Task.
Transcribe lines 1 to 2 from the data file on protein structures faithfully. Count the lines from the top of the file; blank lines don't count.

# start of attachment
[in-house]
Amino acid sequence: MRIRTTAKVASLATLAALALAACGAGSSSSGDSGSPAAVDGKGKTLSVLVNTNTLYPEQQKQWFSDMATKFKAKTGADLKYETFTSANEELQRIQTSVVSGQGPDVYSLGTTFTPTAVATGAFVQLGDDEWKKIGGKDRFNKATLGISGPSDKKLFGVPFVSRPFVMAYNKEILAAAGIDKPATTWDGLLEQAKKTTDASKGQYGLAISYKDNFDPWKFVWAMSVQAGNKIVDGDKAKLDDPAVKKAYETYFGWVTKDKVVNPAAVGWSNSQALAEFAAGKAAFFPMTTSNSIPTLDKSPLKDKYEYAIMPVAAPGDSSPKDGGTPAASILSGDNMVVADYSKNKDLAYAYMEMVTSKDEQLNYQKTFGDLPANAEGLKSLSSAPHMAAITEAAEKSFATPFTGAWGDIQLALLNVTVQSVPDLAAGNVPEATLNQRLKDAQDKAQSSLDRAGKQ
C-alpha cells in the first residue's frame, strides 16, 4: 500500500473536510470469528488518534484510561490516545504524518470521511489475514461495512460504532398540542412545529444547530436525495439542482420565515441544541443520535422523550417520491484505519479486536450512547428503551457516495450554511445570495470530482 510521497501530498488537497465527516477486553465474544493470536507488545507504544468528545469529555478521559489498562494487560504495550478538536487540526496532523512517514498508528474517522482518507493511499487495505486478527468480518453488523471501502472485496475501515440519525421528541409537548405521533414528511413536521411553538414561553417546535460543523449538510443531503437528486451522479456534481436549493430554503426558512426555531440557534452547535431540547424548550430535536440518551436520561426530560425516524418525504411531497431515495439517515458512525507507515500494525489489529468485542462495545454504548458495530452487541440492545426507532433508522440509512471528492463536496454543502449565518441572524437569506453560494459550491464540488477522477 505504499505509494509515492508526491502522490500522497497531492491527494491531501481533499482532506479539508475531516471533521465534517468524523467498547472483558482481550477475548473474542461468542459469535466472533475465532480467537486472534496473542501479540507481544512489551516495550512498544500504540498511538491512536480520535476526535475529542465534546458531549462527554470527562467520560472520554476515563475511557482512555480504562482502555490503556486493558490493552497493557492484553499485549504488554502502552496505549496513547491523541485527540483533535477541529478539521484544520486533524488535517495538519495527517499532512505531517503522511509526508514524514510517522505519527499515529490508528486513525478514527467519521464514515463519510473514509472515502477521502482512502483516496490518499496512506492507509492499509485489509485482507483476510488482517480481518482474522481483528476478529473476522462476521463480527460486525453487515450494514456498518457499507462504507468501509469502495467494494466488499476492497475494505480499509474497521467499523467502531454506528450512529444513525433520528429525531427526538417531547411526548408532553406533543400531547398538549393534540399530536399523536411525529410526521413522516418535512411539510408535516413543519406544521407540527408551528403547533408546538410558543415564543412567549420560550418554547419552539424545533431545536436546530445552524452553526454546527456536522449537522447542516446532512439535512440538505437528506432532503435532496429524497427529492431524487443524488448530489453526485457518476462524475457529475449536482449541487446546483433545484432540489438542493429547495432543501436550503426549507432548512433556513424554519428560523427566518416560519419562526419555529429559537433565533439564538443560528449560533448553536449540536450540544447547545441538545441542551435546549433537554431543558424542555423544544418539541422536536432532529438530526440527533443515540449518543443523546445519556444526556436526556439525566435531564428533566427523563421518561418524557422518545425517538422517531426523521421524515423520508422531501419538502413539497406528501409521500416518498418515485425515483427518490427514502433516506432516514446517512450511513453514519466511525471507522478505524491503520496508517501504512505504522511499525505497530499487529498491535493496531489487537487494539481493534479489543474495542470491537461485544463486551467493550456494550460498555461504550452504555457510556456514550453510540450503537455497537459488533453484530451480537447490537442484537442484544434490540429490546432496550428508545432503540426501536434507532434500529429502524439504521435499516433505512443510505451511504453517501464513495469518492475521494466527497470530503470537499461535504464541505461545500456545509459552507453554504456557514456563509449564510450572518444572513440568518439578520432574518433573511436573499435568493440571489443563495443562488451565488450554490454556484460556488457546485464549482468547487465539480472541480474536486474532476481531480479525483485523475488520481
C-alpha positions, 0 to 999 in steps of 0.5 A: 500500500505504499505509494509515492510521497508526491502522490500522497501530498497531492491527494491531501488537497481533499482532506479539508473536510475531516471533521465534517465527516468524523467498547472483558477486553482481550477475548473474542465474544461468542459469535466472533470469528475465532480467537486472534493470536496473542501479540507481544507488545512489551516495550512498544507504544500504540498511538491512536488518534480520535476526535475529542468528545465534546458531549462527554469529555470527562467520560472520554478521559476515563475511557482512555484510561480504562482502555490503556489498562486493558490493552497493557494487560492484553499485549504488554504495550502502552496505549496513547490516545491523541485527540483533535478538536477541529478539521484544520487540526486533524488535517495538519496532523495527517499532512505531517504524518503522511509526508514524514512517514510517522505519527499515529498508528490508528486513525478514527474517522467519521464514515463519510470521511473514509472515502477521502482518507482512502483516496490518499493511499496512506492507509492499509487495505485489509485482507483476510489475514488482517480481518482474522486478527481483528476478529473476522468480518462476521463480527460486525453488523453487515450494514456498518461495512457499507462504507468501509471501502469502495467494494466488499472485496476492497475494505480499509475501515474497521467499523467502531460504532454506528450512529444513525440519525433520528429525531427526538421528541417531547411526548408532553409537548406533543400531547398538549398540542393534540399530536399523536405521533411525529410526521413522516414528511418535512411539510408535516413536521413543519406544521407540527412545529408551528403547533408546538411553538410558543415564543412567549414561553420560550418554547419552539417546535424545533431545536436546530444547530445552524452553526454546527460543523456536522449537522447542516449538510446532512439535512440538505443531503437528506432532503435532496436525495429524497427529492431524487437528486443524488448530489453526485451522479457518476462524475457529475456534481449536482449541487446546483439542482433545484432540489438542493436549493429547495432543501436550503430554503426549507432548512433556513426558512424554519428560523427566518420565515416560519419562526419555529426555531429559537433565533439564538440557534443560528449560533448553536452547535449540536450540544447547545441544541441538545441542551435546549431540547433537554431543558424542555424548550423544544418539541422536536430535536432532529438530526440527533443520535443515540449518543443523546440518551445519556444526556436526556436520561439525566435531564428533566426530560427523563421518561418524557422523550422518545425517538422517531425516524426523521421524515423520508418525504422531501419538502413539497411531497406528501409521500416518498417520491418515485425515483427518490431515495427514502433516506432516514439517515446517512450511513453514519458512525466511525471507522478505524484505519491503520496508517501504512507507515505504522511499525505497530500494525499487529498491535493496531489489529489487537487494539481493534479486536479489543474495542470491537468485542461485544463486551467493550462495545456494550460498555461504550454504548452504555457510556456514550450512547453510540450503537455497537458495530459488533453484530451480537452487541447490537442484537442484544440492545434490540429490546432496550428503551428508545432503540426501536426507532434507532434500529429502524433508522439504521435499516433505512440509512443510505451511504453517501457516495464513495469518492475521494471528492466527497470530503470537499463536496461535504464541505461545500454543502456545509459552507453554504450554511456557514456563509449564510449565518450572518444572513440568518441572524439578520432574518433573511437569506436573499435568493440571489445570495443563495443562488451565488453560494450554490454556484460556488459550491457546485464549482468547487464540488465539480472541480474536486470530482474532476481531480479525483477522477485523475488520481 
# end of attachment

[in-house]
Amino acid sequence: MRIRTTAKVASLATLAALALAACGAGSSSSGDSGSPAAVDGKGKTLSVLVNTNTLYPEQQKQWFSDMATKFKAKTGADLKYETFTSANEELQRIQTSVVSGQGPDVYSLGTTFTPTAVATGAFVQLGDDEWKKIGGKDRFNKATLGISGPSDKKLFGVPFVSRPFVMAYNKEILAAAGIDKPATTWDGLLEQAKKTTDASKGQYGLAISYKDNFDPWKFVWAMSVQAGNKIVDGDKAKLDDPAVKKAYETYFGWVTKDKVVNPAAVGWSNSQALAEFAAGKAAFFPMTTSNSIPTLDKSPLKDKYEYAIMPVAAPGDSSPKDGGTPAASILSGDNMVVADYSKNKDLAYAYMEMVTSKDEQLNYQKTFGDLPANAEGLKSLSSAPHMAAITEAAEKSFATPFTGAWGDIQLALLNVTVQSVPDLAAGNVPEATLNQRLKDAQDKAQSSLDRAGKQ